<img height="1" width="1" style="display:none" src="https://www.facebook.com/tr?id=155486331574868&amp;ev=PageView&amp;noscript=1">

April 14, 2021

3 Minutes Read

Hi friends,

Greetings from Princeton!

The Savvy Applicant is a weekly email where we share important news and actionable guidance on the selective college admissions process. If you have a question you'd like answered, let us know by replying to this email.

If you'd like to invite a friend to join our community of over 5,000 readers, send them this link and then let us know so we can thank you properly🙏.


New and Noteworthy


👏Congratulations to all our seniors that have now chosen their home for the next four years! We are excited for all of you and humbled to have been a part of your high school and college admissions journey. Check out where our students have been admitted.

✍️For juniors, the spring cohort of Write Your Way Into College is now closed.  Our next live cohort will be in July. We'll share the details as we get closer to summer, but you can join the waitlist now to reserve your spot.

🚀For freshman and sophomores (and parents), our upcoming College Admissions Launchpad is scheduled for Saturday, May 15. You will learn how selective colleges evaluate 11 different aspects of an application and begin to put together your long-term strategy to stand out. Get in touch to learn more




🎓The Stories We Tell


Ivy day was last week and, as expected, a slew of news stories were immediately published on the record low admissions rates (Harvard accepted just 3.4 percent of applicants).

It could be argued that this is an embarrassment for institutions that aspire to be agents of social mobility. Some have even proposed elite colleges like Stanford clone themself.

With the exception of Rice, where they increased the number of spots in the freshman class, most schools aren't racing to diminish one of the keys to their reputation. The more exclusive they are perceived to be, the stronger their brand vis-a-vis other schools. 

Sadly, some students are internalizing the old self-deprecating Groucho Marx joke— that he wouldn't want to belong to any club that would have him as a member. This mindset can not only pervert the educational experience of high school, it will make you less likely to be admitted to the colleges you most want to attend.   

While our system is not perfect, the college admissions process is one of the biggest opportunities for students to develop their potential and learn to tell impactful stories.

As every world class athlete will tell you, focusing on the preparation process—enjoying and trusting that process—rather than a desired end goal yields the best results. Students who embrace this philosophy are miles ahead.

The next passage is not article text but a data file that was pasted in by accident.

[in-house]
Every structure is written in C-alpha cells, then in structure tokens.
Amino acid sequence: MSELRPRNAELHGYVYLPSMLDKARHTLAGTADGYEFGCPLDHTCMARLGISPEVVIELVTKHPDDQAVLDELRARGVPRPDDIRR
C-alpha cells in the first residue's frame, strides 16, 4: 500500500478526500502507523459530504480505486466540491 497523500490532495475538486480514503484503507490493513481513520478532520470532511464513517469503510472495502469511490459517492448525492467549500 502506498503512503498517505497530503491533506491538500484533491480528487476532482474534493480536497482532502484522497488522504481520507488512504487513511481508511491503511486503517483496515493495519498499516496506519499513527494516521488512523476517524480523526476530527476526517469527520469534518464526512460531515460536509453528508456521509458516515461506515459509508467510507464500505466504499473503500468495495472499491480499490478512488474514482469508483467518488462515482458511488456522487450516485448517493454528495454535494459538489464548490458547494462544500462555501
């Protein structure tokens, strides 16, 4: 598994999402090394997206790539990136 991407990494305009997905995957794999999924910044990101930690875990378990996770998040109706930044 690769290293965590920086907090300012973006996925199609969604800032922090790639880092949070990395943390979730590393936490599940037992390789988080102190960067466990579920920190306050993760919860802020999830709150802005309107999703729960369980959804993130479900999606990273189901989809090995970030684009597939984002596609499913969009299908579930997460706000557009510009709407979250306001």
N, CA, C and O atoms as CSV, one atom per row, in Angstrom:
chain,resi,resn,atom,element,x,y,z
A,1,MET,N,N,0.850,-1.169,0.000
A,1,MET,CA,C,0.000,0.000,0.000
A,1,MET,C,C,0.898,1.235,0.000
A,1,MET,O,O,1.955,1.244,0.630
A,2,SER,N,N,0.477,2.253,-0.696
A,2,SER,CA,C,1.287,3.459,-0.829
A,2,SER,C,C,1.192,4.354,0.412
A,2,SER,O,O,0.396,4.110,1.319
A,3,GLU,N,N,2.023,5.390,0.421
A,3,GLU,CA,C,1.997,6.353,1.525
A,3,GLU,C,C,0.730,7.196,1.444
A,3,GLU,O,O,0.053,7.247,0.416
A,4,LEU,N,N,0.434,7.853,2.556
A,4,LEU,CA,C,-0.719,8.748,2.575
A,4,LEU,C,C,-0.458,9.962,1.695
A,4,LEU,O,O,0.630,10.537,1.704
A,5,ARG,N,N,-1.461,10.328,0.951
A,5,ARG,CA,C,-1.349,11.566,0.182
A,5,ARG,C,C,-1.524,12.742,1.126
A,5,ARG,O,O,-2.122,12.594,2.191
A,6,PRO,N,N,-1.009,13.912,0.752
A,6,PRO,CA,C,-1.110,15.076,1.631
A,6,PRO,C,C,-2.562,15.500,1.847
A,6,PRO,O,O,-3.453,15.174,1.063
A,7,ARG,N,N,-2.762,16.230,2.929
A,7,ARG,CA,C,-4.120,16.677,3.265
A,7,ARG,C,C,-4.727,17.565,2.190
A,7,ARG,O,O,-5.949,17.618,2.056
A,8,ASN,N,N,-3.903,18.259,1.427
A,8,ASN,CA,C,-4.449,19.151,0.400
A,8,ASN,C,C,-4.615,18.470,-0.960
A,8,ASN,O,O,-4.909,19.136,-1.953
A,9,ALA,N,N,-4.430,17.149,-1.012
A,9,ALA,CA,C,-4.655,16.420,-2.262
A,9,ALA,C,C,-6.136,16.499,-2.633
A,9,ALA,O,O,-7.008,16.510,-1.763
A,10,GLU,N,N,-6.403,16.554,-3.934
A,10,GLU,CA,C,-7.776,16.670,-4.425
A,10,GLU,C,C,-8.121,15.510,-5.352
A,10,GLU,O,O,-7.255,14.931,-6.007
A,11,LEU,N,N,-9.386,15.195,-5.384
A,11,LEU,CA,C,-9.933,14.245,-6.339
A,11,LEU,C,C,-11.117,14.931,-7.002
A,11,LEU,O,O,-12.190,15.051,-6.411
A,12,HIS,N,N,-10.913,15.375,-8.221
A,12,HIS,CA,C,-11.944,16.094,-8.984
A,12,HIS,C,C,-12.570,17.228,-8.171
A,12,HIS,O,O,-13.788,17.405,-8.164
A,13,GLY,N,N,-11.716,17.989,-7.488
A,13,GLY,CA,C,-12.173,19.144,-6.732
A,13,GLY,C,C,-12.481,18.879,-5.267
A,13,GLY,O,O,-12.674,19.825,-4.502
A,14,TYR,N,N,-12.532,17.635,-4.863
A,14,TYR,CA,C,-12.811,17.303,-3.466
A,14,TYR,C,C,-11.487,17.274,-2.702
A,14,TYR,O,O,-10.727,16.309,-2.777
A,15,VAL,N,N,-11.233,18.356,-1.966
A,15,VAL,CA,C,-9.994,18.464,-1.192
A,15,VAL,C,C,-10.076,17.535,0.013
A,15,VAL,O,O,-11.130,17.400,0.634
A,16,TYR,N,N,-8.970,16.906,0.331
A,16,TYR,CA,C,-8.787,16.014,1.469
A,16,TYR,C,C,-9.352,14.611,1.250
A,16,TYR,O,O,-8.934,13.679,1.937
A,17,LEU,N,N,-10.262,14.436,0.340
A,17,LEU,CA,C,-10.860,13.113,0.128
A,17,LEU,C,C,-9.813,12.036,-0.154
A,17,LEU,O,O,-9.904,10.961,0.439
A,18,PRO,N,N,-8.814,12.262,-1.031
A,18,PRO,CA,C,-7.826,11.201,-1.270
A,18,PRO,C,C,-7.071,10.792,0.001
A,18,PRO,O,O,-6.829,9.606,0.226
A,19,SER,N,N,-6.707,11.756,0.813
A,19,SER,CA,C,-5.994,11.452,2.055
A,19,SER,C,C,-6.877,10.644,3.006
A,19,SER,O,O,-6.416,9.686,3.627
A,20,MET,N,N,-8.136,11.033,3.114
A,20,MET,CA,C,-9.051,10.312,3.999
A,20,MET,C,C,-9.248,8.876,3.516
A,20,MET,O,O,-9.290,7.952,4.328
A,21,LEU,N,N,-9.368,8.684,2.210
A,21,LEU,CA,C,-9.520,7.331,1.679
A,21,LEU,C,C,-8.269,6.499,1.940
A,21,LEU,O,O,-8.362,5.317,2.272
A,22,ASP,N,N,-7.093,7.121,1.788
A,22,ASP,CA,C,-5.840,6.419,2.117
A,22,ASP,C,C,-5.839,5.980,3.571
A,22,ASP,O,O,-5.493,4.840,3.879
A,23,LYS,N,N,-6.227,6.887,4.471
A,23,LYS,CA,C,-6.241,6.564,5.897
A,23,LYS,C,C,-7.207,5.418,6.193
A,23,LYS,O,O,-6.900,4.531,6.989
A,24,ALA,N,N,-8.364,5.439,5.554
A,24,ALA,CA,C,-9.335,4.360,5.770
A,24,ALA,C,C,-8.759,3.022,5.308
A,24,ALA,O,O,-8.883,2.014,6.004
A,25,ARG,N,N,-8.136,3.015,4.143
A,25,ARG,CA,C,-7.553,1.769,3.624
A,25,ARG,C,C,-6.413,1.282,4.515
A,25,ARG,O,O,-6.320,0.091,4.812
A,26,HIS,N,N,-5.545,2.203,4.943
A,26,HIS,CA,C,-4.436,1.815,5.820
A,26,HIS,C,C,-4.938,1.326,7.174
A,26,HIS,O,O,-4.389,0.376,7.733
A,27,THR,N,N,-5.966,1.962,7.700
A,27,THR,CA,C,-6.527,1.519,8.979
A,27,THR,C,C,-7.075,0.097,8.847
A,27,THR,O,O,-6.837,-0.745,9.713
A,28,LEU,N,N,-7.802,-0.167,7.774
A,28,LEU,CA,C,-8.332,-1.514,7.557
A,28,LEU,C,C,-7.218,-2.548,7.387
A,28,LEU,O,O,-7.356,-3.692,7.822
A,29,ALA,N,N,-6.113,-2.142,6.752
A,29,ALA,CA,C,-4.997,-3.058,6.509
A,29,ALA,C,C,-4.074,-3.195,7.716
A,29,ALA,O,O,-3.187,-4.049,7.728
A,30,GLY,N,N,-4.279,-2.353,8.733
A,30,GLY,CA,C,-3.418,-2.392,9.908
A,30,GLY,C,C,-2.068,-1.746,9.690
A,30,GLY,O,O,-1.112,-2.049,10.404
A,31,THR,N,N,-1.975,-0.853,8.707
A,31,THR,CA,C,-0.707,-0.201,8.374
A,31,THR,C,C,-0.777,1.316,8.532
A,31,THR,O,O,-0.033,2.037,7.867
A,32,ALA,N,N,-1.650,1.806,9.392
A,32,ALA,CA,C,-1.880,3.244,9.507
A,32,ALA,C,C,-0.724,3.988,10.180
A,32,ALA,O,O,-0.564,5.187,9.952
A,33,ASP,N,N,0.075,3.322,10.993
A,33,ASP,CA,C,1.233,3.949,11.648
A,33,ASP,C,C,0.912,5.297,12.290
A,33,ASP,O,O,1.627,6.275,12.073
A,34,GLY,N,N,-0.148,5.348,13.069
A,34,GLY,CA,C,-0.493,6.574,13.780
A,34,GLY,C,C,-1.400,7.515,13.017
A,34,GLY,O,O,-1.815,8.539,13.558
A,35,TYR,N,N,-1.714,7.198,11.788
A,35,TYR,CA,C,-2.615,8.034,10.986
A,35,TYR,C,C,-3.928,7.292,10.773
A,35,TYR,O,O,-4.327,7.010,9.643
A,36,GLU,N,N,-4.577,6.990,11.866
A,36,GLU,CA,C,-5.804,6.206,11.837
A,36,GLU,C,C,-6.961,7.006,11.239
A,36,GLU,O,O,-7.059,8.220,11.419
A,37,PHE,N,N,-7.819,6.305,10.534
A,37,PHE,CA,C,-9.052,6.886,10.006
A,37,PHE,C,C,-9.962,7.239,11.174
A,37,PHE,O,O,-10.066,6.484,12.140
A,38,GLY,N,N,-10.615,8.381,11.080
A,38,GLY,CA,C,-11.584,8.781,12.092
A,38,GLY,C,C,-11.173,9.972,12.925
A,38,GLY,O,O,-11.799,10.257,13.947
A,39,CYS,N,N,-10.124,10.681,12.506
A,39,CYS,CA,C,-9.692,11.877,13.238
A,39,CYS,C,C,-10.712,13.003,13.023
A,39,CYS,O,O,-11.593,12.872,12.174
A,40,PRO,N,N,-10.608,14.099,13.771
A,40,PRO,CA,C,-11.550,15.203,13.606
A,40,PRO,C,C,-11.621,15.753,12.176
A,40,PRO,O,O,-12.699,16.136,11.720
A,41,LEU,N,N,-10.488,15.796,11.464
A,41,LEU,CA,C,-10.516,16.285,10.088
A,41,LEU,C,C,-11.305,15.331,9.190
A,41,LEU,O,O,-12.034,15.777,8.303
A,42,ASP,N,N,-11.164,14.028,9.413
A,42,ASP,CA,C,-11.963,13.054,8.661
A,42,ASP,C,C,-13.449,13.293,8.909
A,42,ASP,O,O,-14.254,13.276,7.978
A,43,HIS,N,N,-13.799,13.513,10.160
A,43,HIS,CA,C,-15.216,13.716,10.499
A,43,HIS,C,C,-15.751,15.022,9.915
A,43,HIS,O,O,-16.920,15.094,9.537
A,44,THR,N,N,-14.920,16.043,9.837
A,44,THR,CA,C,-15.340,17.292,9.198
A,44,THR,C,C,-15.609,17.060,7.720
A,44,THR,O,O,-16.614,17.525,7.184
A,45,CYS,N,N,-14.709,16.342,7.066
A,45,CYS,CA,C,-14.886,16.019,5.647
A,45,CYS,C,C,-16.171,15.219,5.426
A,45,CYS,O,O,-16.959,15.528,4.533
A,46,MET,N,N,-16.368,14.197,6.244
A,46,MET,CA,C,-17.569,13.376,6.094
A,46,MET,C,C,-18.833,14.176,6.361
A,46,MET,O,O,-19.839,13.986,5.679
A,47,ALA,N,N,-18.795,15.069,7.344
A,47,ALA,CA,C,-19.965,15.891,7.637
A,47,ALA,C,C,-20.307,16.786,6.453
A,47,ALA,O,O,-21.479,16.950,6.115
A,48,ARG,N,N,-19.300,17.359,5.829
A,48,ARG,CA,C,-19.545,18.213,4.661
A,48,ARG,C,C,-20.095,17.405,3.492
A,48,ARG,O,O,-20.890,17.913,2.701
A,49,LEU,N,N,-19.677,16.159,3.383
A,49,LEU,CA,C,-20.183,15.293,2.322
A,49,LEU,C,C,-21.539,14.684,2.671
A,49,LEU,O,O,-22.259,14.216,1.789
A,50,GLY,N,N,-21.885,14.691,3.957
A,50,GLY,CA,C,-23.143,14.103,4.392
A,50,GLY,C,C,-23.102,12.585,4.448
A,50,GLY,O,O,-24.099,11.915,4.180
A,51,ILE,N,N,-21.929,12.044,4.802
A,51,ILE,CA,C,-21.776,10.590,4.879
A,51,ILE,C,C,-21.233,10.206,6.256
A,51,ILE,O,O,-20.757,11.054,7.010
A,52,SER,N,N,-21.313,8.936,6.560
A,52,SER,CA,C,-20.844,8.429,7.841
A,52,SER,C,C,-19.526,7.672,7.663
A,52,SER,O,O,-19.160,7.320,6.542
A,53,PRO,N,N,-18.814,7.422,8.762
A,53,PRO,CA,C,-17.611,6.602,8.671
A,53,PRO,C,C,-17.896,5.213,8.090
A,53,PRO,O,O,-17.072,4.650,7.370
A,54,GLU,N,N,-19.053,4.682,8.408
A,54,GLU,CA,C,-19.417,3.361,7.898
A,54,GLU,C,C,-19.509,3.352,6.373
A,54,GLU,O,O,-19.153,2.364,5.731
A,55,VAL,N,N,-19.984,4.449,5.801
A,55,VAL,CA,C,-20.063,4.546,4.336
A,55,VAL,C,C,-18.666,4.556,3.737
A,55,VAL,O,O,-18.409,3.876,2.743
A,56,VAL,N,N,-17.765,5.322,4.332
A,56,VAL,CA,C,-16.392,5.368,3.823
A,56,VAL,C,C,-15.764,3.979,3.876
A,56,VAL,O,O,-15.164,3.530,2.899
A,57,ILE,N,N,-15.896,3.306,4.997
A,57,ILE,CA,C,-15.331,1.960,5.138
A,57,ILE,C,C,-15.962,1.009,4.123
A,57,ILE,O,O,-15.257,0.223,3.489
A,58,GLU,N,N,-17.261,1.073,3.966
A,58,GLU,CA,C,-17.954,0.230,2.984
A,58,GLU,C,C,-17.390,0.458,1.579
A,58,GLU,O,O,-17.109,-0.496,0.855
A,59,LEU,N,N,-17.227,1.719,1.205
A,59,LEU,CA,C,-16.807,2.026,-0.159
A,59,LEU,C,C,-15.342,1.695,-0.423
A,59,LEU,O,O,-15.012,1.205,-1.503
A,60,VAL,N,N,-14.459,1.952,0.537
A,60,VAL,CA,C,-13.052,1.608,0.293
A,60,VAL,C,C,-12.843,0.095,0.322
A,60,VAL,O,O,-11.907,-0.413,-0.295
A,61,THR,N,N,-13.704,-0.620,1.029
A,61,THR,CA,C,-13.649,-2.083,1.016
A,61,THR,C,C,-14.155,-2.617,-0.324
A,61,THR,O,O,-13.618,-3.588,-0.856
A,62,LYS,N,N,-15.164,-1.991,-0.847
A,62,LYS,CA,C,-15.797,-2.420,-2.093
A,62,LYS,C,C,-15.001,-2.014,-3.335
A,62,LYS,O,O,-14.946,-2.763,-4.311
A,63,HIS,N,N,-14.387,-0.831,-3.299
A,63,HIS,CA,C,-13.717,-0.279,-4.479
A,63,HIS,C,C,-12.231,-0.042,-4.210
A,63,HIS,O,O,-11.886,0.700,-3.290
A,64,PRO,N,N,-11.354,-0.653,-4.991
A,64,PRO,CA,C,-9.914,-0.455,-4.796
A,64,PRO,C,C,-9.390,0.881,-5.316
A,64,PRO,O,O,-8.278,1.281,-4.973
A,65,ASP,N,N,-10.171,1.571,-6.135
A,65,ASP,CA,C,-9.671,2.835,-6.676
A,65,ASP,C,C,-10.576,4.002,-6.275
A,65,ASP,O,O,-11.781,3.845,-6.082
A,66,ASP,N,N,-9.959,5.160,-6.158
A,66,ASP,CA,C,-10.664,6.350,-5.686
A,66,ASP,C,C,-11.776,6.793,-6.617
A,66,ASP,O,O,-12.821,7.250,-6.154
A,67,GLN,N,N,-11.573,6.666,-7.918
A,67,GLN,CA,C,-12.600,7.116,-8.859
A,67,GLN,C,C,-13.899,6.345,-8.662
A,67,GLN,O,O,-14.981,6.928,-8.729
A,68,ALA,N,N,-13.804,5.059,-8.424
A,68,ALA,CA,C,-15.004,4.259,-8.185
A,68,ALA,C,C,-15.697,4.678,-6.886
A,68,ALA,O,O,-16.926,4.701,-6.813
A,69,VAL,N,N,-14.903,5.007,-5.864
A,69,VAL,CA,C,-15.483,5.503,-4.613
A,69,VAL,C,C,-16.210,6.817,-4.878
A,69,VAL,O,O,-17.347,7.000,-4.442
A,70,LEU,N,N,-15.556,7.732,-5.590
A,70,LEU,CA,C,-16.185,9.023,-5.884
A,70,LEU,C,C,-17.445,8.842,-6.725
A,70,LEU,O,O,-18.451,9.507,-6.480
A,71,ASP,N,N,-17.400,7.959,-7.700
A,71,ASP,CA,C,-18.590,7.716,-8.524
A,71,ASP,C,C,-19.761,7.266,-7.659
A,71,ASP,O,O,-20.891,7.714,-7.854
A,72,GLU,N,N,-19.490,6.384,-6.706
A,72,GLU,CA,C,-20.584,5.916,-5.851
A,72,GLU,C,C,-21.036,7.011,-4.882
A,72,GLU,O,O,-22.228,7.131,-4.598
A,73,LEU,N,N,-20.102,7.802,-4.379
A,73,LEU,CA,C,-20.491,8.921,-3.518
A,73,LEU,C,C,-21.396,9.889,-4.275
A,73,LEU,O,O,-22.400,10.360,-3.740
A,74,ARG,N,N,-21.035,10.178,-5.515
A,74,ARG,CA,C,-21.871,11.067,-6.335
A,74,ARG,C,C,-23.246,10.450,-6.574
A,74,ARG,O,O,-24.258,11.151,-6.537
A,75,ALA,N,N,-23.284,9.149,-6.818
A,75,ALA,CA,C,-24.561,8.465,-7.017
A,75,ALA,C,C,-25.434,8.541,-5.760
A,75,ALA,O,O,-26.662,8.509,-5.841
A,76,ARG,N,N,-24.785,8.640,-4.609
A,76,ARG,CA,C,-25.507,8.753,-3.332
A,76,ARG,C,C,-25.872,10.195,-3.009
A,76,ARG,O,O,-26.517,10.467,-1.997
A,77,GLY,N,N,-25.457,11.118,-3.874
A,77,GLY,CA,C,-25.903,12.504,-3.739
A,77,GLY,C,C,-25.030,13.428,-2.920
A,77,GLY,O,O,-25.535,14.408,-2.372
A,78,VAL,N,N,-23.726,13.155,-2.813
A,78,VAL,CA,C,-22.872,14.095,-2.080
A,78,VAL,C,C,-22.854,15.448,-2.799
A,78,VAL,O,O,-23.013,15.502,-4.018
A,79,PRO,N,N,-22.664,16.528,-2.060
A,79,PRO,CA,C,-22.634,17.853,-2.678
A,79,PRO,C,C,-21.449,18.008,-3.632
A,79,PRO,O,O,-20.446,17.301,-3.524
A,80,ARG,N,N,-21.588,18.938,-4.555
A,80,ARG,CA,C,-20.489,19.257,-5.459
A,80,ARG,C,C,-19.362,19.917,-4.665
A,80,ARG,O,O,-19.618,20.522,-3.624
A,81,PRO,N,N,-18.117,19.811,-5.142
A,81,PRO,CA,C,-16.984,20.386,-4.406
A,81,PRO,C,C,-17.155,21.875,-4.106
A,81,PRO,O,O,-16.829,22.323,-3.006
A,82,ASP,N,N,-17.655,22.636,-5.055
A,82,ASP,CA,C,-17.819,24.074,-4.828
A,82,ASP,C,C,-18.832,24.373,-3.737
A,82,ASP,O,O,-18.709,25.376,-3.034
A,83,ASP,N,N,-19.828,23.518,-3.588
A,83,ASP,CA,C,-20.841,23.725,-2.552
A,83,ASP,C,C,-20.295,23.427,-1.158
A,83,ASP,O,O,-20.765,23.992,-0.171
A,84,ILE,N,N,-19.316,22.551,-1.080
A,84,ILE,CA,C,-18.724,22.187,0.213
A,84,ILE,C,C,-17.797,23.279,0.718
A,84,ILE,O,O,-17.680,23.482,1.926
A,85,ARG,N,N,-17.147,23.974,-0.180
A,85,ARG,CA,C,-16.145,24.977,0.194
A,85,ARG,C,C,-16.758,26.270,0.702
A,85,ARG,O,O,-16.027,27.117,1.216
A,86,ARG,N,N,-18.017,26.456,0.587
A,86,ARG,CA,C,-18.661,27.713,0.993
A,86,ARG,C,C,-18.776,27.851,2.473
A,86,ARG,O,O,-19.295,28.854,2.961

There are no magic bullets. No GPA, test score, or internship makes one applicant more worthy than another. So, what does stand out?

Authentic exploration of curiosity, developing creativity, becoming more self-aware (character and emotional intelligence), and a general desire to be your best self. It is the students that see their future through the lens of abundance rather than scarcity, that do the best in our system. 

This is developing potential. Essentially, a growth mindset

What else does it take? A strong personal brand. Once you conceive your personal brand statement, it can serve as a beacon for making choices with your time and how to succinctly communicate who you are.

This is impactful storytelling for influence. 

While the falling admit rates tell one story, the reality is opportunity to stand out abounds. 


Here's what else we want to share with you:


  • 😎UC Explained: In addition to Berkeley, and UCLA, this year saw over 100,000 application to UC Irvine and UC Santa Barbara. One of the keys to understanding perplexing admissions decisions is that majors matter. At Irvine, almost half of the students applied to just six of 85 majors — with biological sciences the top choice. Other popular majors were business administration, nursing science, computer science and psychology. Read the full LA Times article.
  • 🚑Humanities on Call: For students interested in medicine, it is important to understand just how key the liberal arts, and particularly the humanities, are to their success. Genuine interest (major? double major?) in literature, history, and philosophy is not just for your own enjoyment. It will make you a stronger college applicant, medical school applicant, and ultimately physician.  Here's why.
  • 💉More Vaccines Required: Rutgers was the first, but as we predicted many more colleges are announcing a vaccination requirement. By the end of this week 37 states will be issuing vaccines to anyone over the age of 16. There will still be logistical, legal and ethical issues, but the bottom line is if you plan to be on-campus next year, you will most likely need proof you got the shot


While I know a bar graph of admission rate changes at 10 highly selective schools from 2020 to 2021 is of interest to our readers, developing a growth mindset is exponentially more important.